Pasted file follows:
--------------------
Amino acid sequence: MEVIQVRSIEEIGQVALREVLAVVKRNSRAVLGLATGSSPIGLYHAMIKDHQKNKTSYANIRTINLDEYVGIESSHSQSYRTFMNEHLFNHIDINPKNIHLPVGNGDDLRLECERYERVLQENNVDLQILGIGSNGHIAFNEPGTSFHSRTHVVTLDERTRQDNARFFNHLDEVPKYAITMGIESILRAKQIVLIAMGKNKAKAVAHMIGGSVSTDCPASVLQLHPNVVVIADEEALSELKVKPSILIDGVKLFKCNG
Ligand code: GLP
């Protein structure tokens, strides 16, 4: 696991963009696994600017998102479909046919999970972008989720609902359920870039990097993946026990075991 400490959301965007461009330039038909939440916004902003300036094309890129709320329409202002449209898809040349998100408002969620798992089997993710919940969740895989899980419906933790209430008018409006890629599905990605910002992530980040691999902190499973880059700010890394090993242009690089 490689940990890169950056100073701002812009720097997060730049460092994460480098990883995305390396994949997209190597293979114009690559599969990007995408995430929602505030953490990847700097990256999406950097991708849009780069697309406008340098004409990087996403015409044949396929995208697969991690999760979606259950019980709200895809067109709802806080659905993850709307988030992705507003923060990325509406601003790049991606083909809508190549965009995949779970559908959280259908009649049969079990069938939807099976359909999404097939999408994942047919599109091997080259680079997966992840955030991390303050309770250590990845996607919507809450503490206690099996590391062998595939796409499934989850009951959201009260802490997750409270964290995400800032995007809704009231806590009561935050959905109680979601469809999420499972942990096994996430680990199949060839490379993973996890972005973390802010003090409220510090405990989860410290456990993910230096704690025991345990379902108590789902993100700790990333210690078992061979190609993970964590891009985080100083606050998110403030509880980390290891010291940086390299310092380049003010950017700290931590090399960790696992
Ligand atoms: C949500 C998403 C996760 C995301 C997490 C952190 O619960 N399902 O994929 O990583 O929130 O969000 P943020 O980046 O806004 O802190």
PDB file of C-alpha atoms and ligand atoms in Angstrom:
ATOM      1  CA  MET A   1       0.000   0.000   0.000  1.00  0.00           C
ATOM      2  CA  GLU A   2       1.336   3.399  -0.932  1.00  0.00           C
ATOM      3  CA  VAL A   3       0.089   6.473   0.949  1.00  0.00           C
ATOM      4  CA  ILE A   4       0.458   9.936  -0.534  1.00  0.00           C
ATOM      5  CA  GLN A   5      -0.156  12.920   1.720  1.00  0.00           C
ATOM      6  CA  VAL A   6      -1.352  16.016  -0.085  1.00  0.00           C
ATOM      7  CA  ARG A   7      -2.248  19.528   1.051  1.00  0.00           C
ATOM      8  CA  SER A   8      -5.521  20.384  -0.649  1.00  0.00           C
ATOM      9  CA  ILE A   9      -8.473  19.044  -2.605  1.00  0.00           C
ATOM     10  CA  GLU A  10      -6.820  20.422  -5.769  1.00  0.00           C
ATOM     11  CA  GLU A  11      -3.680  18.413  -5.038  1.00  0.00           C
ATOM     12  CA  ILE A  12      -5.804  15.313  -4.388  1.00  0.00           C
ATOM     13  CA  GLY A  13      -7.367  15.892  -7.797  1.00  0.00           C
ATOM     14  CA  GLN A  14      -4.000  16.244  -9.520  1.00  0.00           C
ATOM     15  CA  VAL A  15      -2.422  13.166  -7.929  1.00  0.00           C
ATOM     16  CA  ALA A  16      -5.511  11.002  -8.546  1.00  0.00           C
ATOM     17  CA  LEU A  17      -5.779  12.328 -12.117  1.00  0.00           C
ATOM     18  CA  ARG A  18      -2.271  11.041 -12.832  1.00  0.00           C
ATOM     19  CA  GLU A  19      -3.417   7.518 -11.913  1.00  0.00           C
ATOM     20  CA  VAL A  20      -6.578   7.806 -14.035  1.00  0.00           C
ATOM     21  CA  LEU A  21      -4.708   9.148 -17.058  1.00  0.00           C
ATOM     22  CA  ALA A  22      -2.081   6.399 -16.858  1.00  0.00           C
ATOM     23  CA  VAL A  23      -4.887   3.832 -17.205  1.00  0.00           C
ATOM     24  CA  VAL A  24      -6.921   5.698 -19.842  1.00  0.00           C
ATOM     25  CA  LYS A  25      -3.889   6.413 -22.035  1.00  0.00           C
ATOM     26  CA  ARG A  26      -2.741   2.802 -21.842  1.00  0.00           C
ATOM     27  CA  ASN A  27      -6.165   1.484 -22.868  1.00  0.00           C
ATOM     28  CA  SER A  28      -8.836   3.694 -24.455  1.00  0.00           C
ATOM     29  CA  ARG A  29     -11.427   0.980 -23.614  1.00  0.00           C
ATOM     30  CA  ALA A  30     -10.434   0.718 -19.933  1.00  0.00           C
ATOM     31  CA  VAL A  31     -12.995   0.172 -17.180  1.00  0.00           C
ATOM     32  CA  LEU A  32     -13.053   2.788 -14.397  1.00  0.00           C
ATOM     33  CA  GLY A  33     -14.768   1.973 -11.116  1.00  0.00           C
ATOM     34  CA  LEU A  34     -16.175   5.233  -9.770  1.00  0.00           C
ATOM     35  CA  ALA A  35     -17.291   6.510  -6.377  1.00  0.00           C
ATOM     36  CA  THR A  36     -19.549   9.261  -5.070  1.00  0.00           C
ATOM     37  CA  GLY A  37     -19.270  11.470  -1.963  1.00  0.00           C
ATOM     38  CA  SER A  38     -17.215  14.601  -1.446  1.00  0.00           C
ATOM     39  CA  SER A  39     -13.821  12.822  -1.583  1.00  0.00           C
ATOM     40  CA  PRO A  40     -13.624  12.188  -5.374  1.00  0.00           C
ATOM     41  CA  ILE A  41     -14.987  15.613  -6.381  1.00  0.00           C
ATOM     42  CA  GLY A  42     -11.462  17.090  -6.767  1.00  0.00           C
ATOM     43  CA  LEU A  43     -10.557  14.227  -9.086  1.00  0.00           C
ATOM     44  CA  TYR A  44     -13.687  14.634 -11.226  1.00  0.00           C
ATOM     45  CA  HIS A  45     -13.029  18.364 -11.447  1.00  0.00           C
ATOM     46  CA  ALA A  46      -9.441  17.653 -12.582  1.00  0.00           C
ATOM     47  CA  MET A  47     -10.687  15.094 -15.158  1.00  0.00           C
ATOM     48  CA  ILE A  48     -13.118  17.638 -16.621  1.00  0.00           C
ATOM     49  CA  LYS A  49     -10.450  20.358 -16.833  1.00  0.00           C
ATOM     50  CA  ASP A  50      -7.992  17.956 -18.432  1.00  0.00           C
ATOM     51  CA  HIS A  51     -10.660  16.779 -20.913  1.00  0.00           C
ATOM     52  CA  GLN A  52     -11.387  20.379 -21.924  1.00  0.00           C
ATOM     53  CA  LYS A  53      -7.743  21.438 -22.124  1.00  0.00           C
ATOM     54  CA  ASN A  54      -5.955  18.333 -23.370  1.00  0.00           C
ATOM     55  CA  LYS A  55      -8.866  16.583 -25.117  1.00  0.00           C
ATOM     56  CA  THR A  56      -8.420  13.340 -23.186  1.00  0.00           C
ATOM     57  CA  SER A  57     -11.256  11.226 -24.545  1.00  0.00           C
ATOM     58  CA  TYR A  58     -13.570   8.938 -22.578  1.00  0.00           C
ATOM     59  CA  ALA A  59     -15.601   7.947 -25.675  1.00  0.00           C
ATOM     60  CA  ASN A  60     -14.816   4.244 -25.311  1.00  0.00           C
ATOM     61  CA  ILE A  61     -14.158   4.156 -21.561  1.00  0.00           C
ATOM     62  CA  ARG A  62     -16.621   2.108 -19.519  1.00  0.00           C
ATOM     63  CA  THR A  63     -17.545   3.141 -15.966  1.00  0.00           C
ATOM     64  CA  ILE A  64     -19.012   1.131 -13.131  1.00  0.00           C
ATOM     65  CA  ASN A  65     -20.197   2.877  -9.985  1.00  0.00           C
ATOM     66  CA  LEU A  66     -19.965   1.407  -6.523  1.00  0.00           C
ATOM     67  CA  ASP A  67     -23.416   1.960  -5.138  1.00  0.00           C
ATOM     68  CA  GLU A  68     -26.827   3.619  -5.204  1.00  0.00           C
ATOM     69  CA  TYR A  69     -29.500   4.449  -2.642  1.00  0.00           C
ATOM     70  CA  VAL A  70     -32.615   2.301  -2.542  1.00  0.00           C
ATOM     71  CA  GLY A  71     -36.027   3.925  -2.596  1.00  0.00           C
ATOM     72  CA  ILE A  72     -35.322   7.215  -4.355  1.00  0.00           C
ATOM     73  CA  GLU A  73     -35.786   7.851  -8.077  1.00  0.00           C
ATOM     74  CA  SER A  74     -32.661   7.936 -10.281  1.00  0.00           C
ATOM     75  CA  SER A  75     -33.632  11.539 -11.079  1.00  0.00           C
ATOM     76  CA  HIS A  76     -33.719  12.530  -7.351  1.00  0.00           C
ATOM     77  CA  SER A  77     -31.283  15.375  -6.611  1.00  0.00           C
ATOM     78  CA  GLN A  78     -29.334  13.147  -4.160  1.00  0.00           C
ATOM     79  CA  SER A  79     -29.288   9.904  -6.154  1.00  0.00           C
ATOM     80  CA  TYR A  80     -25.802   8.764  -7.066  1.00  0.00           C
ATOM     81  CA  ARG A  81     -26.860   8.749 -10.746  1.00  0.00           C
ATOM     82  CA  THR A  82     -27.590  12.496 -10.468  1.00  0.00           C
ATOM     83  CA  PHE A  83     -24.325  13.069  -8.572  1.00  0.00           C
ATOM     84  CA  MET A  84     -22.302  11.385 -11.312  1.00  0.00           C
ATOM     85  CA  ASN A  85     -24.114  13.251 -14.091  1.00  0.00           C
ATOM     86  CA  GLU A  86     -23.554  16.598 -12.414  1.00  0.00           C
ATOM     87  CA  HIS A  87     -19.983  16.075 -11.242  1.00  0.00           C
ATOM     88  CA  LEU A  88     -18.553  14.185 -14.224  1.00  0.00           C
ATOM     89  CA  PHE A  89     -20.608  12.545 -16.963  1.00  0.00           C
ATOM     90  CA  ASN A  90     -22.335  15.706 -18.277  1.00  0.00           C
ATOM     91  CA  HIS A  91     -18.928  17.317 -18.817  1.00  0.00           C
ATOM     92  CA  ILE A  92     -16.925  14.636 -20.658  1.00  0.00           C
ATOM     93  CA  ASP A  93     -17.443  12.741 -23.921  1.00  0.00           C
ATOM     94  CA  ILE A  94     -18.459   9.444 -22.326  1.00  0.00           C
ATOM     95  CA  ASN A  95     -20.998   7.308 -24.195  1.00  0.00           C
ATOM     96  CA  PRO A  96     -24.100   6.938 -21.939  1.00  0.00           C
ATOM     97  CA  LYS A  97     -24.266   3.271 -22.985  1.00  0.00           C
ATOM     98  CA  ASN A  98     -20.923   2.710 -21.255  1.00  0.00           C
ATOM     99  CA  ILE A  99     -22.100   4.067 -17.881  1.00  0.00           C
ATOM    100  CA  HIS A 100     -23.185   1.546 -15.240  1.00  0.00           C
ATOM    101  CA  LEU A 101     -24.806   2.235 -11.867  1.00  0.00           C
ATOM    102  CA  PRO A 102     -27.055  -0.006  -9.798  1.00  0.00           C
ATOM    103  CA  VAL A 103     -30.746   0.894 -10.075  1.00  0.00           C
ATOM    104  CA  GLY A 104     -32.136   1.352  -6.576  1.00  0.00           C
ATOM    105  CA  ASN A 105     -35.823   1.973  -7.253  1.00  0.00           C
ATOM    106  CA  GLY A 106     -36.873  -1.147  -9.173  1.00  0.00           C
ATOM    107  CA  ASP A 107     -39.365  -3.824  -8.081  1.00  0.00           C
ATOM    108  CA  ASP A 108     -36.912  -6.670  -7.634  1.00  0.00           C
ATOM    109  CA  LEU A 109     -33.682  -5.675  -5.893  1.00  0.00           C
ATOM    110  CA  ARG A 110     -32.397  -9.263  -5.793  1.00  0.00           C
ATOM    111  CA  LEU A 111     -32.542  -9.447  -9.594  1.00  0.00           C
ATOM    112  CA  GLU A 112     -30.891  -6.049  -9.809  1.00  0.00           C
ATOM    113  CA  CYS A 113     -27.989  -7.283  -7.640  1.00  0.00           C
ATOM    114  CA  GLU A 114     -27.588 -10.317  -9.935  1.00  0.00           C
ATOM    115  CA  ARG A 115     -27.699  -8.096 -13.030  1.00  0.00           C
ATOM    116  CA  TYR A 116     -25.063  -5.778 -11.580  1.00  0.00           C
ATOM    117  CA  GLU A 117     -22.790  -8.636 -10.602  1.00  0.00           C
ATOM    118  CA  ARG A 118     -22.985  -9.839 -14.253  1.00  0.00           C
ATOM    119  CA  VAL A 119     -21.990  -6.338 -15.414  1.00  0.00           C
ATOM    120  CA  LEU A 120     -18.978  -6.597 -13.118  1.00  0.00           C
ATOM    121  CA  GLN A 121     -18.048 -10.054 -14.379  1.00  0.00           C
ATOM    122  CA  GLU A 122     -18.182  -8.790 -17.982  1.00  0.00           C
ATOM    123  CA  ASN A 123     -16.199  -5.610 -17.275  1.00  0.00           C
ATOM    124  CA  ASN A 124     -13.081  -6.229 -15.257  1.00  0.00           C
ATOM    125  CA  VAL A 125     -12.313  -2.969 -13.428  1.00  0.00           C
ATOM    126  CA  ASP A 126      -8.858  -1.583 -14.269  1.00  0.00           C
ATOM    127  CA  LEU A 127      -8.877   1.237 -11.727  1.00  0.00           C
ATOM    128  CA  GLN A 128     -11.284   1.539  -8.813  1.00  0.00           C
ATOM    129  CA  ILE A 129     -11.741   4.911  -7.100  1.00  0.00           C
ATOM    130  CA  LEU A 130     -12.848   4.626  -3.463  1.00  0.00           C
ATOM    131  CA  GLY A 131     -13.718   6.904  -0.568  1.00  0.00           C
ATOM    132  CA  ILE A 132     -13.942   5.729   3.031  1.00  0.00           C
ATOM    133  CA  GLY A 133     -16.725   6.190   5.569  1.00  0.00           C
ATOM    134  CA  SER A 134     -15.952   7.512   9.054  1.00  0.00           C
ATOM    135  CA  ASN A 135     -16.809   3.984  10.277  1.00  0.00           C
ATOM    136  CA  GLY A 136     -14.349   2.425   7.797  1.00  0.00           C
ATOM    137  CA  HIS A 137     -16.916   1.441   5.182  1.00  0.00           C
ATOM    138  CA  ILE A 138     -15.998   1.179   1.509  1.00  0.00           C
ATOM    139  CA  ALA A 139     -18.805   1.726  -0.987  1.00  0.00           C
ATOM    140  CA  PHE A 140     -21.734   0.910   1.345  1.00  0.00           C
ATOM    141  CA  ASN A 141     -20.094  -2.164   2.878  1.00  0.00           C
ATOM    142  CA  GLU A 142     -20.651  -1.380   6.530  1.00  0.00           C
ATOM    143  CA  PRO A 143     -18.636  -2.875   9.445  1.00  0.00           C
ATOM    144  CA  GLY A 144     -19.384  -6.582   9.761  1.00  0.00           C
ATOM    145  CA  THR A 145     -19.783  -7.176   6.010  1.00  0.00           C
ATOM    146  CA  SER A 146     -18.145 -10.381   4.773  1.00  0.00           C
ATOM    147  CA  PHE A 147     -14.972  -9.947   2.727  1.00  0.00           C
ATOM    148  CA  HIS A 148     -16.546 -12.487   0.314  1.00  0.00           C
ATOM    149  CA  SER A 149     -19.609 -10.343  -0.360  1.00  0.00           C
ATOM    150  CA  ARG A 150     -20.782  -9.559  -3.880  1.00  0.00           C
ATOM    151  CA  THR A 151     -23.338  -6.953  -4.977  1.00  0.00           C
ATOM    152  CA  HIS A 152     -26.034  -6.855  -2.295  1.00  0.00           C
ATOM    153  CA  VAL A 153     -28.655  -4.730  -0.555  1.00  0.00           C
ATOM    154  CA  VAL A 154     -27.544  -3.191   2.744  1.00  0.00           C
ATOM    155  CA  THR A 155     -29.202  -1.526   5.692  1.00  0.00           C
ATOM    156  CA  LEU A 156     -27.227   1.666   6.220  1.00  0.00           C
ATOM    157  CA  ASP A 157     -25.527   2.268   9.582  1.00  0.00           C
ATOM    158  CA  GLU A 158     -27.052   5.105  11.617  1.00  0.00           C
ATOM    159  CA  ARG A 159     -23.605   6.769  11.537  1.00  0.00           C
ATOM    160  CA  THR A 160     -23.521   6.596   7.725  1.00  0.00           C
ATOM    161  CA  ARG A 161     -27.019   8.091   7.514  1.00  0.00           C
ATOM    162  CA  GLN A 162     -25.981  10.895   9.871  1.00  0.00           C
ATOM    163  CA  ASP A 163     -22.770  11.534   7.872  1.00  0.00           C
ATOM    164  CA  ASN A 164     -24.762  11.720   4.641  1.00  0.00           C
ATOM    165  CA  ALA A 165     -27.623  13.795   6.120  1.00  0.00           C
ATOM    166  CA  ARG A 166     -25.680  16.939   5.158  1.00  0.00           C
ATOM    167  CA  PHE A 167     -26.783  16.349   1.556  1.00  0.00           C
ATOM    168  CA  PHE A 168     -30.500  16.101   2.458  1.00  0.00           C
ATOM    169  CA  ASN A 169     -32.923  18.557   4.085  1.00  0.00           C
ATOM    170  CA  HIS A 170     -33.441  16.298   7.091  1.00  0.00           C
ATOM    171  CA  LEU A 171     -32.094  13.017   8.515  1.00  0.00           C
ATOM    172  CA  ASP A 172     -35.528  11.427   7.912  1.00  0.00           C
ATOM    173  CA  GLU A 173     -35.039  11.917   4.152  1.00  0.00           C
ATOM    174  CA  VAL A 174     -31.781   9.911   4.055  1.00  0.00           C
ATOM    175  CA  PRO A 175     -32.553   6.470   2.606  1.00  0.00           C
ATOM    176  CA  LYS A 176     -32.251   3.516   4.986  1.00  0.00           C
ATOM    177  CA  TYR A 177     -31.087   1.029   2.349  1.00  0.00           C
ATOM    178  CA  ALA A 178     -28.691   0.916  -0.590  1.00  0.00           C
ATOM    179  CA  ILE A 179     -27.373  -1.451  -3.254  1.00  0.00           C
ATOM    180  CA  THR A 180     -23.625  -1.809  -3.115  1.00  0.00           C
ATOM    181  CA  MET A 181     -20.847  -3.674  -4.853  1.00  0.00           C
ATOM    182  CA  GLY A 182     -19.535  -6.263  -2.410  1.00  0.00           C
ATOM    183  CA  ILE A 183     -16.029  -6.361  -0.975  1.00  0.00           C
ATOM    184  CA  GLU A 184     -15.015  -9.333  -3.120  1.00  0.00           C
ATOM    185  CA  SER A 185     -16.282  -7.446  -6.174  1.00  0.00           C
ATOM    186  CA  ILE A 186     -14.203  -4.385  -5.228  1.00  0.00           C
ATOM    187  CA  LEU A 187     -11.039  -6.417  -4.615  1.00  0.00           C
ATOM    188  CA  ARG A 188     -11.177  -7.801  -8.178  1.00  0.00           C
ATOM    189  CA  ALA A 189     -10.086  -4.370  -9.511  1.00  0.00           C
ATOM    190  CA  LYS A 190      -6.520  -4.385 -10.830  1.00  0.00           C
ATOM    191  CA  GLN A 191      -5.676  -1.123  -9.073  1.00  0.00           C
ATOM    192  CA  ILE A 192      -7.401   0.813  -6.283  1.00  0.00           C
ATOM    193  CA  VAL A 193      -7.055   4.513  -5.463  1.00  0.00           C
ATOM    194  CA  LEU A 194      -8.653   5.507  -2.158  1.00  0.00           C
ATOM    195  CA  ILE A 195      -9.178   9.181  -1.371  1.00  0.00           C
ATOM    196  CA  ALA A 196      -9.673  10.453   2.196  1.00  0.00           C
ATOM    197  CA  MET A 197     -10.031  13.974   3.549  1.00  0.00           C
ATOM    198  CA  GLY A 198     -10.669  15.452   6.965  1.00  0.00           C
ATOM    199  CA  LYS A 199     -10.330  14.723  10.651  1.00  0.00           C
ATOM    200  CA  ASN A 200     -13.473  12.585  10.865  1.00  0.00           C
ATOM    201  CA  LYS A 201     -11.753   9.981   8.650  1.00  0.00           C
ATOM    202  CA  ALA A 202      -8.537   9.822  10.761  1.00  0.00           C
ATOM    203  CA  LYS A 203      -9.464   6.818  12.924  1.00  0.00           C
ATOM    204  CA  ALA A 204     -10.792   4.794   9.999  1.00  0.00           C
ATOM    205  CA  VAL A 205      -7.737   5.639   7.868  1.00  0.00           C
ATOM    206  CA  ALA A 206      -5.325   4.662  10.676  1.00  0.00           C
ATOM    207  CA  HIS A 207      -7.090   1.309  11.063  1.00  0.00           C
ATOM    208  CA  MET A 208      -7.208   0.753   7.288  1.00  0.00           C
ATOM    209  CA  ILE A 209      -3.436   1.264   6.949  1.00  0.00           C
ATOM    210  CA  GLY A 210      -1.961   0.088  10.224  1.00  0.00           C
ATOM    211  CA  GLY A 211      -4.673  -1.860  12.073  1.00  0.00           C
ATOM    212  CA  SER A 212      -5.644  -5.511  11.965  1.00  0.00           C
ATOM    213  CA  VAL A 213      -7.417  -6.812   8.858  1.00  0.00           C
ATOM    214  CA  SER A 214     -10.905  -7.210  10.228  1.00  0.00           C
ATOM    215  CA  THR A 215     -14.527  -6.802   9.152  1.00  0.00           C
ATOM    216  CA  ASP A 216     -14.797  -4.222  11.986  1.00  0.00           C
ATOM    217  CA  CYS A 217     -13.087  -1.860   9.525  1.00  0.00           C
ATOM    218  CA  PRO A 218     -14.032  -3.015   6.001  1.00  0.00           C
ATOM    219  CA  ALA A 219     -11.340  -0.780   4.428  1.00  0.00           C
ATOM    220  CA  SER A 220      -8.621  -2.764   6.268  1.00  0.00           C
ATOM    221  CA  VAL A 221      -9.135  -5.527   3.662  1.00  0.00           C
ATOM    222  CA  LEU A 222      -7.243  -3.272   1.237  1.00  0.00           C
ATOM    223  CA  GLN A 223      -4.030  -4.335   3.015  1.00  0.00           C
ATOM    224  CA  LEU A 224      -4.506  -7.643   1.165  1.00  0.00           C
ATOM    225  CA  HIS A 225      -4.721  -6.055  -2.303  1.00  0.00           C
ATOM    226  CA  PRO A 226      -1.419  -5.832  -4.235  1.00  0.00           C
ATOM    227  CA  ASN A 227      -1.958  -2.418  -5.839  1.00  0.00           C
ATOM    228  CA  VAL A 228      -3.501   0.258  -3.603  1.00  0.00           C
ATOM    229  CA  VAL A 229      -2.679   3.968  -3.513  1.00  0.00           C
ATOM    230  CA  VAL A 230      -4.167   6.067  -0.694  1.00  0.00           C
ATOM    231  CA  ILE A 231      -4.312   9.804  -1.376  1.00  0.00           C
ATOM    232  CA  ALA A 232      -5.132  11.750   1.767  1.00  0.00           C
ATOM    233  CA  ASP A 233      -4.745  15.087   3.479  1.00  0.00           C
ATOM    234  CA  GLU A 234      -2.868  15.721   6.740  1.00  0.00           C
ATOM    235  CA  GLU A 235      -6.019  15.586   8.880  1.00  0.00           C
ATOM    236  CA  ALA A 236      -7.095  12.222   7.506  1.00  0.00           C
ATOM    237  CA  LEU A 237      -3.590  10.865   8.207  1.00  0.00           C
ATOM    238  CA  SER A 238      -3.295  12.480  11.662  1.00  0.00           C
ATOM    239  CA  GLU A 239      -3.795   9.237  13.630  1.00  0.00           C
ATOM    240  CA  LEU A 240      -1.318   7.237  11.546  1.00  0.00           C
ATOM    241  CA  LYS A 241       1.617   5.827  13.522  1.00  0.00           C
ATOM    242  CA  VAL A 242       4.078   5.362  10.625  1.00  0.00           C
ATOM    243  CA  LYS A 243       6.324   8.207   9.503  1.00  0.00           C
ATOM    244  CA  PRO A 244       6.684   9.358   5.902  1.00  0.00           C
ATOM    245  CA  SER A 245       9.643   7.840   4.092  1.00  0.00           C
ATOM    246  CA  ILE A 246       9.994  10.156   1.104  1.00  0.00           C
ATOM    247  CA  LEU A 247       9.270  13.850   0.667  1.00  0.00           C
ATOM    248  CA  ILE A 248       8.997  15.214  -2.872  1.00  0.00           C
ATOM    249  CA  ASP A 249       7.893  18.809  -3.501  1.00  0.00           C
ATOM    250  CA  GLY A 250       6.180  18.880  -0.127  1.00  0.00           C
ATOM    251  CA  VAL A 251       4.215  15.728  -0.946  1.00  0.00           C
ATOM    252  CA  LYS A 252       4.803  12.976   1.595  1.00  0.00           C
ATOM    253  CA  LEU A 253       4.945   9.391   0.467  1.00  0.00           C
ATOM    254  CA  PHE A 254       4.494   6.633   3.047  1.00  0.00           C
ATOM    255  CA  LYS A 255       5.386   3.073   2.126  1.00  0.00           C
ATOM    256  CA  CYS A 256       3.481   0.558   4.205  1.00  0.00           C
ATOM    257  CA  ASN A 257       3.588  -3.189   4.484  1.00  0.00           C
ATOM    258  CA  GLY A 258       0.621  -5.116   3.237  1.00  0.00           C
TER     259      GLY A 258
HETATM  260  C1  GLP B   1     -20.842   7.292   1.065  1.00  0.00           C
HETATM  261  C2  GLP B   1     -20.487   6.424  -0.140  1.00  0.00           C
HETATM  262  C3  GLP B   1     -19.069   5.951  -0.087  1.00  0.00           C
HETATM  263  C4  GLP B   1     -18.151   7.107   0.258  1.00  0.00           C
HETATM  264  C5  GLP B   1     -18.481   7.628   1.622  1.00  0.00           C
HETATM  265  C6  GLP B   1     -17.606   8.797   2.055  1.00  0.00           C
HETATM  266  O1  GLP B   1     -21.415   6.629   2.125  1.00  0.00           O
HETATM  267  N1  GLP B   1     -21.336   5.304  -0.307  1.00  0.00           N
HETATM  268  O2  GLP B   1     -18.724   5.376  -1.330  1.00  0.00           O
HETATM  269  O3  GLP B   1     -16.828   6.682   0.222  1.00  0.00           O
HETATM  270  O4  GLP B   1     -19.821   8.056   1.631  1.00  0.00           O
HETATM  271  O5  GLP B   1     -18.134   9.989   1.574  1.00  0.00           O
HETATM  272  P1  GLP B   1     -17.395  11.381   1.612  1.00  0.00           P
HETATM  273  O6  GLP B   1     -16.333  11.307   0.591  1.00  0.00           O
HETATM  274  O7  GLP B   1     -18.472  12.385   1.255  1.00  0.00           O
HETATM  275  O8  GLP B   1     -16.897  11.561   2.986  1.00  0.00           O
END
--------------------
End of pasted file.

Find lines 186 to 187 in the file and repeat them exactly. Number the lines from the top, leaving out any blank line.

ATOM    181  CA  MET A 181     -20.847  -3.674  -4.853  1.00  0.00           C
ATOM    182  CA  GLY A 182     -19.535  -6.263  -2.410  1.00  0.00           C